Zynteglo is Bluebird’s first drug to be approved and is the first gene therapy to be cleared for use in transfusion-dependent beta-thalassemia.
Its marketing authorization from the European Commission follows landmark approvals from the Food and Drug Administration for Novartis’ Zolgensma and Spark Therapeutics’ Luxturna, which respectively treat spinal muscular atrophy and a type of inherited eye disease.
Taken together, the therapies illustrate the rapid advances made in gene therapy over the past several years, as more and more diseases appear treatable by correcting dysfunctional genes. Commercializing such therapies is another question, though, given high costs of treatment and complex production.
The conditions all three drugs treat are rare, with only a few hundred to a few thousand patients diagnosed each year. In Bluebird’s case, estimates put the number of people in the EU who could initially receive Zynteglo at between 2,000 and 3,000.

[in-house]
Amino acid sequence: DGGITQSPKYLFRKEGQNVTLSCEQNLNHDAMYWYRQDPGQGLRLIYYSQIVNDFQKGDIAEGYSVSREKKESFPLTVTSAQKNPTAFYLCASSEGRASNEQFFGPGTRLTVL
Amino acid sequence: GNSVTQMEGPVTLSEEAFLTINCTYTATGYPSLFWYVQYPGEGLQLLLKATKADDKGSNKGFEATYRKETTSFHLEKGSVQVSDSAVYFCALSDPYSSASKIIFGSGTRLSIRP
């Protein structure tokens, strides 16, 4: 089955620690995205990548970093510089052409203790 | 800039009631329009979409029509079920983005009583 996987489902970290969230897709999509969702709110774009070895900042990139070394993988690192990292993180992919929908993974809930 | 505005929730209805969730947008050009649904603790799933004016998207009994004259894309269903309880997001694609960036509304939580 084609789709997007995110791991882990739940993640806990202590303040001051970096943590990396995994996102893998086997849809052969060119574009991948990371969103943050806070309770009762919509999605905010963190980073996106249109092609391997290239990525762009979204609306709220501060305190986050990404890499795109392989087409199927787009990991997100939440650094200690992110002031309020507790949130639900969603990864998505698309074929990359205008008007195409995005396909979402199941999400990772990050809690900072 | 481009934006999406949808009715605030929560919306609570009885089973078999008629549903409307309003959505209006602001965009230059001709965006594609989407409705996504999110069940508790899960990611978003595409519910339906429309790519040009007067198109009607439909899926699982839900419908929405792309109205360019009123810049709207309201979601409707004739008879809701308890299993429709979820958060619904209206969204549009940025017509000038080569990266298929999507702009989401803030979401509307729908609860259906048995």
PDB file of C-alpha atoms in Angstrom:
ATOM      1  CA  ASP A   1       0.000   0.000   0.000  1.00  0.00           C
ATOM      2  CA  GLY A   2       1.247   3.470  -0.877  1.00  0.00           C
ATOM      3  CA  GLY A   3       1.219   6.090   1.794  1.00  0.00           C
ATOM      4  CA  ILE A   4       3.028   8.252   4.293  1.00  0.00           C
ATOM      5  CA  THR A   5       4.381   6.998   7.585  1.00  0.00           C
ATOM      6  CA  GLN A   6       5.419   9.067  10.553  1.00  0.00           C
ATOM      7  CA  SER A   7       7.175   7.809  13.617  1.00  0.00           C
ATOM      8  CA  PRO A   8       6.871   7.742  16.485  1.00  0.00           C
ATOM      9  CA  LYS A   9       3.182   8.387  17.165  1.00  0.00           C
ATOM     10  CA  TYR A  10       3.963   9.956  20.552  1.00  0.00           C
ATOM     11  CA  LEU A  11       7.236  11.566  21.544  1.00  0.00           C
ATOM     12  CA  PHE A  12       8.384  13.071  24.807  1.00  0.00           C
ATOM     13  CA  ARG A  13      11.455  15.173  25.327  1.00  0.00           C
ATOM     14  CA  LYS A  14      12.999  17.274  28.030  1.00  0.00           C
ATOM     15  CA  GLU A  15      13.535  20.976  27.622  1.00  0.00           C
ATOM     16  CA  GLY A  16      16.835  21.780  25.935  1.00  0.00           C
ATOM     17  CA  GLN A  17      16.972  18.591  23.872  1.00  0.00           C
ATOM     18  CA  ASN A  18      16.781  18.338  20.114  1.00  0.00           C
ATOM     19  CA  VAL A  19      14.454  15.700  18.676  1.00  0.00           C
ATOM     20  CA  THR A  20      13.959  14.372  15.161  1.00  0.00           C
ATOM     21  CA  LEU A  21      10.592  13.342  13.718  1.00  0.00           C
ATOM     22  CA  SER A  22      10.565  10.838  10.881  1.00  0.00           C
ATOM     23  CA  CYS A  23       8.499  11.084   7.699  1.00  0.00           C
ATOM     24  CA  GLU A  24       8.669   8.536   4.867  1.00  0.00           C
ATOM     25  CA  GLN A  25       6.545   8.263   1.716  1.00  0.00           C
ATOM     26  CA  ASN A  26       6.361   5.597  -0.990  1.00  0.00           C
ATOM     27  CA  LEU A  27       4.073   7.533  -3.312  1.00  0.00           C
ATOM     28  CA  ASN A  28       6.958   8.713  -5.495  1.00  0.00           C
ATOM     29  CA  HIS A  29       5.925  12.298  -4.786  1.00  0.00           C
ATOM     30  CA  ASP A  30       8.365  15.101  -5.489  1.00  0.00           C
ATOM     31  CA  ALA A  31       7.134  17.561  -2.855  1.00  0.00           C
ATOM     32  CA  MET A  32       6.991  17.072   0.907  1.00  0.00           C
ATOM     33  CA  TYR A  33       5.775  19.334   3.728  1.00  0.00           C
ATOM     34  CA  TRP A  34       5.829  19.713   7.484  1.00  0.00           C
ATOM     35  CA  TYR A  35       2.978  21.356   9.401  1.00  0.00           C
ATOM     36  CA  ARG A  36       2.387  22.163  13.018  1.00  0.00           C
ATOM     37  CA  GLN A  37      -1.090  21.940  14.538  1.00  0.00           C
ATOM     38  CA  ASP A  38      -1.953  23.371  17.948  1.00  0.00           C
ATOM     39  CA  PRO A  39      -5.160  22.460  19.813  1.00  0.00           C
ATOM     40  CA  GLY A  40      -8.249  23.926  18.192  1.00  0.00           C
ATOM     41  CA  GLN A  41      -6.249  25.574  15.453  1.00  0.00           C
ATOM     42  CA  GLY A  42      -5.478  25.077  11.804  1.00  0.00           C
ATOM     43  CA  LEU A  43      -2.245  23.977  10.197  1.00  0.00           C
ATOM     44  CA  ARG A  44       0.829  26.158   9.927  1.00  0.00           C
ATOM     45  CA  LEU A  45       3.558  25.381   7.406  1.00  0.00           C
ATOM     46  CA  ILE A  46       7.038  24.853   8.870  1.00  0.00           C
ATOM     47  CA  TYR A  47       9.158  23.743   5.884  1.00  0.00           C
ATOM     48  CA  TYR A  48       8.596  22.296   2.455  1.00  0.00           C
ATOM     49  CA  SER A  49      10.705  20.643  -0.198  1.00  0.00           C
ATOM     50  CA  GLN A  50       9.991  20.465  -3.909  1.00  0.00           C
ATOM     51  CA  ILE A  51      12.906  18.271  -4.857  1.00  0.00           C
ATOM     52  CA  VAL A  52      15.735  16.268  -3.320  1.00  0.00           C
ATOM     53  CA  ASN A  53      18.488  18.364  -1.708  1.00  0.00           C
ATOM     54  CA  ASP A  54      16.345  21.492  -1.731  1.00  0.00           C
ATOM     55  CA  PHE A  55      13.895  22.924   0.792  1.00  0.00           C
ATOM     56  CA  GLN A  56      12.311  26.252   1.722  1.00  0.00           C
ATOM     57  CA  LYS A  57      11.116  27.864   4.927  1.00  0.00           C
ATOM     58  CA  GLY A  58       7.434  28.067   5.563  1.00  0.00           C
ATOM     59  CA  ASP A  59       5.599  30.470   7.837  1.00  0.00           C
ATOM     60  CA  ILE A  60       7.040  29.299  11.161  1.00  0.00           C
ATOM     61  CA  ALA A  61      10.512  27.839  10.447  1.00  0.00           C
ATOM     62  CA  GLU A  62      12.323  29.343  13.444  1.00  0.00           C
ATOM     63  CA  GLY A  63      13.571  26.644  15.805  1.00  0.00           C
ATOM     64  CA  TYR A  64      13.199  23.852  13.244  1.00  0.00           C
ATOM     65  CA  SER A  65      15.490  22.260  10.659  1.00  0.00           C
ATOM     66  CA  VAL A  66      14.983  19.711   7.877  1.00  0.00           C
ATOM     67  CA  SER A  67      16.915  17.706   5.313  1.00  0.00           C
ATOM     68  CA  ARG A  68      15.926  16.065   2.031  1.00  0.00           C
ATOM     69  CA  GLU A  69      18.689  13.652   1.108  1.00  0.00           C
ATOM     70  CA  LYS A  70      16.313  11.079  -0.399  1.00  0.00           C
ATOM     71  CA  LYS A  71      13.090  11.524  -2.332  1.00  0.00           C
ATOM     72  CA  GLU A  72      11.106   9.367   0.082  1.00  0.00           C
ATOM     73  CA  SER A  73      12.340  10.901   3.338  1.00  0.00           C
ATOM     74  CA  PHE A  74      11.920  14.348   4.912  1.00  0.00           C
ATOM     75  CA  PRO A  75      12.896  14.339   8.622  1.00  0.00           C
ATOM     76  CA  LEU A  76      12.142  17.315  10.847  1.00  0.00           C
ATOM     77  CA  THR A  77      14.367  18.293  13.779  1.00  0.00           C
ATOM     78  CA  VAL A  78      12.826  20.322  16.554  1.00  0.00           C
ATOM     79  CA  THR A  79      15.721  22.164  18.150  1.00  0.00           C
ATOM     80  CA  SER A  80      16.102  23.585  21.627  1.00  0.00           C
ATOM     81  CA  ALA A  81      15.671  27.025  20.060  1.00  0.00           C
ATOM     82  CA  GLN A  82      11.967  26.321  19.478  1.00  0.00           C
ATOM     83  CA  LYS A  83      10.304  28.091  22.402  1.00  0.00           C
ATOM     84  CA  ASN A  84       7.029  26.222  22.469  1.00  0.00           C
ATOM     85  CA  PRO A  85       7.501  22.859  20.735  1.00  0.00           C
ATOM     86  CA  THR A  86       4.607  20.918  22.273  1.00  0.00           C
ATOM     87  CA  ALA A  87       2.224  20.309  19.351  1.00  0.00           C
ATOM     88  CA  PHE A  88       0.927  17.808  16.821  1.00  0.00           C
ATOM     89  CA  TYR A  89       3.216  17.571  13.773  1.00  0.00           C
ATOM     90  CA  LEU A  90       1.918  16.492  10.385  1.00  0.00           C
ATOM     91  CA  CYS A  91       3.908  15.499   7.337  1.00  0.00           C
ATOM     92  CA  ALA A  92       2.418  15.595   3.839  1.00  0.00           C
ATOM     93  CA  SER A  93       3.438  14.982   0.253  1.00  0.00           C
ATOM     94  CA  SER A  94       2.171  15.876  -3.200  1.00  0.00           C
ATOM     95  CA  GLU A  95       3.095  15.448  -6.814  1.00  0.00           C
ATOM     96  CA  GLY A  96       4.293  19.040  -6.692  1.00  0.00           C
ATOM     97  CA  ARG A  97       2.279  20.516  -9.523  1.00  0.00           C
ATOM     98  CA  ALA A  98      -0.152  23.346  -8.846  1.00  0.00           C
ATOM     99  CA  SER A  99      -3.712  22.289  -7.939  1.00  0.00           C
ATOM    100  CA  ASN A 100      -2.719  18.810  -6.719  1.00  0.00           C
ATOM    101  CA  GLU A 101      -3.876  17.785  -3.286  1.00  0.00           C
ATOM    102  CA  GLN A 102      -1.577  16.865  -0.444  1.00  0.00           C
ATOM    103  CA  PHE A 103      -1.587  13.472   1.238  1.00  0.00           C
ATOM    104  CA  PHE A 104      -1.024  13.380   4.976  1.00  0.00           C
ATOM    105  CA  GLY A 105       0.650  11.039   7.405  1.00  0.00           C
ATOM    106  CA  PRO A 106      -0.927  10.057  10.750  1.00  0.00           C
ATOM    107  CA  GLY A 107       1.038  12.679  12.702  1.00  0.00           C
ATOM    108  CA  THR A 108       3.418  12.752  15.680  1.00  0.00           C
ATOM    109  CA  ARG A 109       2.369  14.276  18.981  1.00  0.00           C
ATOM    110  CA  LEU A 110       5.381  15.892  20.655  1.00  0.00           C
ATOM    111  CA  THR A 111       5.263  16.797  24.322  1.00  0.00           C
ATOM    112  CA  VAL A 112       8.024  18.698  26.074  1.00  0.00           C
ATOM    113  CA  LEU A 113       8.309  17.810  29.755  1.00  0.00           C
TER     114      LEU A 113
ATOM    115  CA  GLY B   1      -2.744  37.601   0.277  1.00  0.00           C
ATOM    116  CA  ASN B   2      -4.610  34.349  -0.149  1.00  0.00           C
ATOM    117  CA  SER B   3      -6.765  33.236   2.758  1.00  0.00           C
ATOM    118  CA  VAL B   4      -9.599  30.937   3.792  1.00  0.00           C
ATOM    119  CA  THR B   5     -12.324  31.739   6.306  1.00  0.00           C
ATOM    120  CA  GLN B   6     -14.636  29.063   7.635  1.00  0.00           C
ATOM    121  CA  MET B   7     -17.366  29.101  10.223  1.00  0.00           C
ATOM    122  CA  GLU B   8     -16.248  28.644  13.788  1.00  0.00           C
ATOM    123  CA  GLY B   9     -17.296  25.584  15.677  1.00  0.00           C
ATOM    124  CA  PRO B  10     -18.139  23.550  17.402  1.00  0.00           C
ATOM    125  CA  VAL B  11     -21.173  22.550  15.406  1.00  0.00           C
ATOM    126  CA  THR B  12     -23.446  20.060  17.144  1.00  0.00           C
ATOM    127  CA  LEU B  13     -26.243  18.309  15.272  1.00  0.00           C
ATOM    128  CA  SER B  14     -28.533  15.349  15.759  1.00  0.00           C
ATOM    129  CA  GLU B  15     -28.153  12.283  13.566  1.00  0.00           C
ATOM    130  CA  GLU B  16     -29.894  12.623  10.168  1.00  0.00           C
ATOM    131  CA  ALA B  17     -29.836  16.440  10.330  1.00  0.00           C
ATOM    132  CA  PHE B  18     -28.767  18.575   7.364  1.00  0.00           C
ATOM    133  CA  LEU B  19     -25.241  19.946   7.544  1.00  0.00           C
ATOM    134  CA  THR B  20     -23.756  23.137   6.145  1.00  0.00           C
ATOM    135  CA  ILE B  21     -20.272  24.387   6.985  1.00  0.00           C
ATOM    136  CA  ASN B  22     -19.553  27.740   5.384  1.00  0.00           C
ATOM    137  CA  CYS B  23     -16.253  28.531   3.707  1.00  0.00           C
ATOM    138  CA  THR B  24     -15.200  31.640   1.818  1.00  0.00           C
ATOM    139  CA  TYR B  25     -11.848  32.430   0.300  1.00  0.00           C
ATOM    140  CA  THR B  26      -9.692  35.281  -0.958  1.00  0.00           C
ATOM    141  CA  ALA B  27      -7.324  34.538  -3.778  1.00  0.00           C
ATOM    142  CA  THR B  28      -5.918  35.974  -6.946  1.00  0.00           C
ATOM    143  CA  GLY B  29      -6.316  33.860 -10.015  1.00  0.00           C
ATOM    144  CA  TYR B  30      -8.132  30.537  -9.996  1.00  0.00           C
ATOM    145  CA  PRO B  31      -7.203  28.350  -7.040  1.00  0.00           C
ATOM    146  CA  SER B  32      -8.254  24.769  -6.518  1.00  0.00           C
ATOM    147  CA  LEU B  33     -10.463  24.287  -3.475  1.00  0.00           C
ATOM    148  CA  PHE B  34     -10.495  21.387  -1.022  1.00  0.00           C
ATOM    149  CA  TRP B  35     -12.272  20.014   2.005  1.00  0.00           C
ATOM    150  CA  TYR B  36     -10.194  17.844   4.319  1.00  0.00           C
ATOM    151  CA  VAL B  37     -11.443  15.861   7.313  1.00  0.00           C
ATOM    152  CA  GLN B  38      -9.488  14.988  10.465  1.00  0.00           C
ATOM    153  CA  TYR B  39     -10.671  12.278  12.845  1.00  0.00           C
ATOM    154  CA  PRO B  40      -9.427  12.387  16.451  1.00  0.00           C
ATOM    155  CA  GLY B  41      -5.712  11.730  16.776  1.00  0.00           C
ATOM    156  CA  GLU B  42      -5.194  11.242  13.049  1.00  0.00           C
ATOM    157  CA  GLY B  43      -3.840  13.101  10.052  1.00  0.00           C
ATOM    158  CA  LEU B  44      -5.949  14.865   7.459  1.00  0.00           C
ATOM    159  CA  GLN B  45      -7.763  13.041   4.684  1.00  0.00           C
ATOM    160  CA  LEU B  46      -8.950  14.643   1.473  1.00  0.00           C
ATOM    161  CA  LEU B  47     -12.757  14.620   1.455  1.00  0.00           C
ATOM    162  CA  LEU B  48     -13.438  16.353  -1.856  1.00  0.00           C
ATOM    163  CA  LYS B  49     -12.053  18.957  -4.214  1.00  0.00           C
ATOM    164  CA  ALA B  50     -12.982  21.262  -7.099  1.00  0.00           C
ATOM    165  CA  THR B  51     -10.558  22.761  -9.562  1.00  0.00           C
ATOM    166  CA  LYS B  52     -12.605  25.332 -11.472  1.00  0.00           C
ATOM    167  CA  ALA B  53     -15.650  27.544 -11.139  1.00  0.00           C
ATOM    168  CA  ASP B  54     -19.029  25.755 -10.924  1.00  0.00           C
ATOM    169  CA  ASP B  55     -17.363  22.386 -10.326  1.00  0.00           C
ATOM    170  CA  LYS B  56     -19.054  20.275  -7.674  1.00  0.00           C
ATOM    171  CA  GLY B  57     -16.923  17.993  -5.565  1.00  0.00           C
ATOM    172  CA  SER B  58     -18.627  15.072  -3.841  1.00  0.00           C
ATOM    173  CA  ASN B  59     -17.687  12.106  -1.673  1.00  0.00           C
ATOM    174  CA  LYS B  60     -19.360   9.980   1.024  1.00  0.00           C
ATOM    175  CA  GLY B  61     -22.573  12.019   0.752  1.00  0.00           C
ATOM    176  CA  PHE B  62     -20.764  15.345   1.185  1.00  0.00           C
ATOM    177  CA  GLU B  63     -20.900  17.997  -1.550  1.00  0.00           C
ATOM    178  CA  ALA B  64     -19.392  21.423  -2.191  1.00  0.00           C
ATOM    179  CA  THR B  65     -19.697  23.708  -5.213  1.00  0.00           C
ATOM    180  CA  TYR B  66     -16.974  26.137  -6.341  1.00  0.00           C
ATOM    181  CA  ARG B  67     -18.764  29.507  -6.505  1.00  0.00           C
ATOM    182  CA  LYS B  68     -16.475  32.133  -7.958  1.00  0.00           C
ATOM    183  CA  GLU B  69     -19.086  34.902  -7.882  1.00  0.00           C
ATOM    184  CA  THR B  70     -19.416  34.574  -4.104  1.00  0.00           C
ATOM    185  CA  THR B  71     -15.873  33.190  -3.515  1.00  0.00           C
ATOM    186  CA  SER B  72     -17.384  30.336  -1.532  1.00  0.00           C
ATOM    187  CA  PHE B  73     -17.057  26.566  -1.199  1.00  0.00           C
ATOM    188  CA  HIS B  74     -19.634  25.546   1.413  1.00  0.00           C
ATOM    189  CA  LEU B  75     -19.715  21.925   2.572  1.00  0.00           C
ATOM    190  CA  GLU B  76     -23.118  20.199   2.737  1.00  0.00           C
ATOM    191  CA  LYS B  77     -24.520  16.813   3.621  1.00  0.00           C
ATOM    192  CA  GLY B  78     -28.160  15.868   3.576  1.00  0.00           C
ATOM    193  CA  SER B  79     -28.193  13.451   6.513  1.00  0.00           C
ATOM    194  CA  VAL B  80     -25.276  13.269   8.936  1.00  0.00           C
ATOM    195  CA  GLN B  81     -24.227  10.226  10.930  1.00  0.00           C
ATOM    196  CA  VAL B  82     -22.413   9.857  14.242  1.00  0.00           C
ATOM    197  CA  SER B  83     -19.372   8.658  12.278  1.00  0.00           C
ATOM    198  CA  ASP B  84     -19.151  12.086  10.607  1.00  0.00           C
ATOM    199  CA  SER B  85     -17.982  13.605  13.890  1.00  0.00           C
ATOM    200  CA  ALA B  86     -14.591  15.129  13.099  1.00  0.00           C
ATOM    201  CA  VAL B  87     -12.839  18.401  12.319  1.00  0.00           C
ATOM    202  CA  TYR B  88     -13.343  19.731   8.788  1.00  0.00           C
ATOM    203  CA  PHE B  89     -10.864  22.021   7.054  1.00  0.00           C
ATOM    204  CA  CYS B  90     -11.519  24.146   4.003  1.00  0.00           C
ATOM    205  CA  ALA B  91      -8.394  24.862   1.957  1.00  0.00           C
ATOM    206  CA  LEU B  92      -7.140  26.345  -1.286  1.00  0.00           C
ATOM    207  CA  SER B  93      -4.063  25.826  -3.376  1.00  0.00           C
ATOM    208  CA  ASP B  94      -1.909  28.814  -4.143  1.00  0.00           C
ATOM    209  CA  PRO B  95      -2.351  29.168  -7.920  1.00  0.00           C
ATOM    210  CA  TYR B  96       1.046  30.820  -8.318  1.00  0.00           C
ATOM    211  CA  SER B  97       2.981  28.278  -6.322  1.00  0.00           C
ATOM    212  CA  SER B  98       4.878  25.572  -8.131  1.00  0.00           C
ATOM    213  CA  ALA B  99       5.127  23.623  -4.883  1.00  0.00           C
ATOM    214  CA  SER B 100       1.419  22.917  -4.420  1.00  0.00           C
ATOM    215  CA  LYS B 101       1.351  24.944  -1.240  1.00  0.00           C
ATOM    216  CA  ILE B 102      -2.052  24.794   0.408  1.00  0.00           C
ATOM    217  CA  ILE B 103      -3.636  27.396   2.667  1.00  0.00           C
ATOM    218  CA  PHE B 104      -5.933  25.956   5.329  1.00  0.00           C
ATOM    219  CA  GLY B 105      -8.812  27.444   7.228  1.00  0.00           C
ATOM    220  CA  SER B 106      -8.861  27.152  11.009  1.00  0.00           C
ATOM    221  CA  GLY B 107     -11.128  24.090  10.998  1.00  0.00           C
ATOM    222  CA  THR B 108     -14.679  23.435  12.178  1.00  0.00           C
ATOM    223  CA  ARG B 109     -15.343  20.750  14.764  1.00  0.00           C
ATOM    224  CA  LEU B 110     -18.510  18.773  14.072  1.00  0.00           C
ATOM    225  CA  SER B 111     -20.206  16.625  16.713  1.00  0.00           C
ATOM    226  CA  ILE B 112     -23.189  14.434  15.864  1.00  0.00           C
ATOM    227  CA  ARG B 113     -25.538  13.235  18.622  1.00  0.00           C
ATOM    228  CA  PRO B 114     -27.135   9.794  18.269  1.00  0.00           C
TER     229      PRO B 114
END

The European Commission cleared Zynteglo for a specific genotype of transfusion-dependent beta-thalassemia, and for those patients aged 12 and older who are able to receive a stem cell transplant but have no matched donor.
Like millions of other Americans, Victoria Gray has been sheltering at home with her children as the U.S. struggles through a deadly pandemic, and as protests over police violence have erupted across the country. But Gray is not like any other American. She’s the first